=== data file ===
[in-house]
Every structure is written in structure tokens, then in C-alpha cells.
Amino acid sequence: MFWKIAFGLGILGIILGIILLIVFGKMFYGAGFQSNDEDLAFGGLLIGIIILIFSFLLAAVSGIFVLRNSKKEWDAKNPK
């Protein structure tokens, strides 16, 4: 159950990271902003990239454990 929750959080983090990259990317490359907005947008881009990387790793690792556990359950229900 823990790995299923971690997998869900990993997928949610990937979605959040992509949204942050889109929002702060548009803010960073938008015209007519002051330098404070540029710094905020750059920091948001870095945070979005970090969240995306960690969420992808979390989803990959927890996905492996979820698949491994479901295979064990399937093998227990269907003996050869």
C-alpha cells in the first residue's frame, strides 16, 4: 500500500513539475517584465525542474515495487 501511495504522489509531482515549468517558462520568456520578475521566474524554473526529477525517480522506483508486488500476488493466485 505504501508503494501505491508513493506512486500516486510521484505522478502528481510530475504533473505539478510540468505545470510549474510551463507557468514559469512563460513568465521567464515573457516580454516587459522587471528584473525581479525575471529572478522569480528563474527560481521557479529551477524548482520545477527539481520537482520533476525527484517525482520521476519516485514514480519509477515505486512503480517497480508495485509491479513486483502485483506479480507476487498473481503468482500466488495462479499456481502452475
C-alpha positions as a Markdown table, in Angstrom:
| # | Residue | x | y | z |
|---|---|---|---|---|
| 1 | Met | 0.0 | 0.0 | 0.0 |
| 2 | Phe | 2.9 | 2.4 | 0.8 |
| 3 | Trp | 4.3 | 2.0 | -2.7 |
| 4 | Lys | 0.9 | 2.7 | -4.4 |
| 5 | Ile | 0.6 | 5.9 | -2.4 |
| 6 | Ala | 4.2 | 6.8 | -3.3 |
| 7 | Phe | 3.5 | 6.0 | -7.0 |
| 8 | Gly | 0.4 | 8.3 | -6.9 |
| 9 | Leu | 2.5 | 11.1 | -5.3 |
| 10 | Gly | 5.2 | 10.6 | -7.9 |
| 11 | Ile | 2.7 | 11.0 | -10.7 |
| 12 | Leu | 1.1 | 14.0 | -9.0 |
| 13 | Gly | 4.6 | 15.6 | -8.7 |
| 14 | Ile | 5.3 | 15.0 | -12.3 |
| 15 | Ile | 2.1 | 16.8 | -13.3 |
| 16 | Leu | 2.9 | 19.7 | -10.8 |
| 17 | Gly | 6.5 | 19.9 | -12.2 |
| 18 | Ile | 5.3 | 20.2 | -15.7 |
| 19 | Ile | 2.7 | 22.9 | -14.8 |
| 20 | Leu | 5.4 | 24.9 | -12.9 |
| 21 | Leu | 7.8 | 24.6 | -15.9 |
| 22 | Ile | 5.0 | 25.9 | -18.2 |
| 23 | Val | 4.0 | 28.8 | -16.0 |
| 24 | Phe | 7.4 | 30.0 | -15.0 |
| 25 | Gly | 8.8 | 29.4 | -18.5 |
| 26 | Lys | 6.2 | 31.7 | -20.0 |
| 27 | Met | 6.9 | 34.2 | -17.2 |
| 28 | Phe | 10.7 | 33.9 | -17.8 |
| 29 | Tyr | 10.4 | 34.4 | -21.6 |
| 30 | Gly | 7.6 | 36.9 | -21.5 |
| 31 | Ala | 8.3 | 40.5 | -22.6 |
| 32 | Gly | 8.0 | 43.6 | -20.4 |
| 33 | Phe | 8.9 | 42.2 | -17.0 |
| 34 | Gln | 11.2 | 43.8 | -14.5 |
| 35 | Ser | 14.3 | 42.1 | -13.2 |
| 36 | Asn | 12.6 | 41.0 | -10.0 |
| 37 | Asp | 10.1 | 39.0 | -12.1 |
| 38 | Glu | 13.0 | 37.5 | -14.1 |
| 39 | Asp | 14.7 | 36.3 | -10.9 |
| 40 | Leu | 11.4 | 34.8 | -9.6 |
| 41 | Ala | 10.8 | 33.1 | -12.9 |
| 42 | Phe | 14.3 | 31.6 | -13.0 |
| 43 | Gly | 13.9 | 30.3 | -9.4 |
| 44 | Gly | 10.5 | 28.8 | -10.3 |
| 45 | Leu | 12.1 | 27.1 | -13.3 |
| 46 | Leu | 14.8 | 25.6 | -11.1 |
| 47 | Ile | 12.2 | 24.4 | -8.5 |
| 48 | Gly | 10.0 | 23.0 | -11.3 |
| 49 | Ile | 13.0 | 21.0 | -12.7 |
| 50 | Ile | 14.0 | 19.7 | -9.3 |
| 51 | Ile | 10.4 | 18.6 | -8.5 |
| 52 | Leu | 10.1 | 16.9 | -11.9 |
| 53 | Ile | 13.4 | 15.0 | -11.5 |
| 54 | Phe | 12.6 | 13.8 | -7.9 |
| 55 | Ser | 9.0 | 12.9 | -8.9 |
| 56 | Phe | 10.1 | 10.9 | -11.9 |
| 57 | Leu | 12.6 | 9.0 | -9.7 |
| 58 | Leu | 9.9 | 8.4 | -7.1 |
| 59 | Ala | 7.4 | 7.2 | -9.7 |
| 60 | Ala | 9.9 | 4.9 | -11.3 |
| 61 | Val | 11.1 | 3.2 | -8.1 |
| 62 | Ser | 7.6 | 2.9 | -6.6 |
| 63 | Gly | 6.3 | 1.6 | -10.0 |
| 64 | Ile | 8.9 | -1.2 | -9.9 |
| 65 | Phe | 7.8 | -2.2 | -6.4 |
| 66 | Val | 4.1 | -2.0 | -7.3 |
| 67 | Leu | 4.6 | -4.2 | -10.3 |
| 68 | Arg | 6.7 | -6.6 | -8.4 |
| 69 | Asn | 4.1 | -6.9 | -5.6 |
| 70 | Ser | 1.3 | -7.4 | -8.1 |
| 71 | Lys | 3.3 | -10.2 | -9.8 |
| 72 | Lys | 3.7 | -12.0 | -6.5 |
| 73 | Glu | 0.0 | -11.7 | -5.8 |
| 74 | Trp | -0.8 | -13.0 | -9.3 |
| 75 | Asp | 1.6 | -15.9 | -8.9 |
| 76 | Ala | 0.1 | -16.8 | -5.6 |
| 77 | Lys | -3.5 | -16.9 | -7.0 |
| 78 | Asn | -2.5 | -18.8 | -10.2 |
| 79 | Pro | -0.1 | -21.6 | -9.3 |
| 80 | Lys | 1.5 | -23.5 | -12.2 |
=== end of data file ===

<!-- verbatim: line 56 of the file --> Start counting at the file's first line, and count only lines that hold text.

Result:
| 48 | Gly | 10.0 | 23.0 | -11.3 |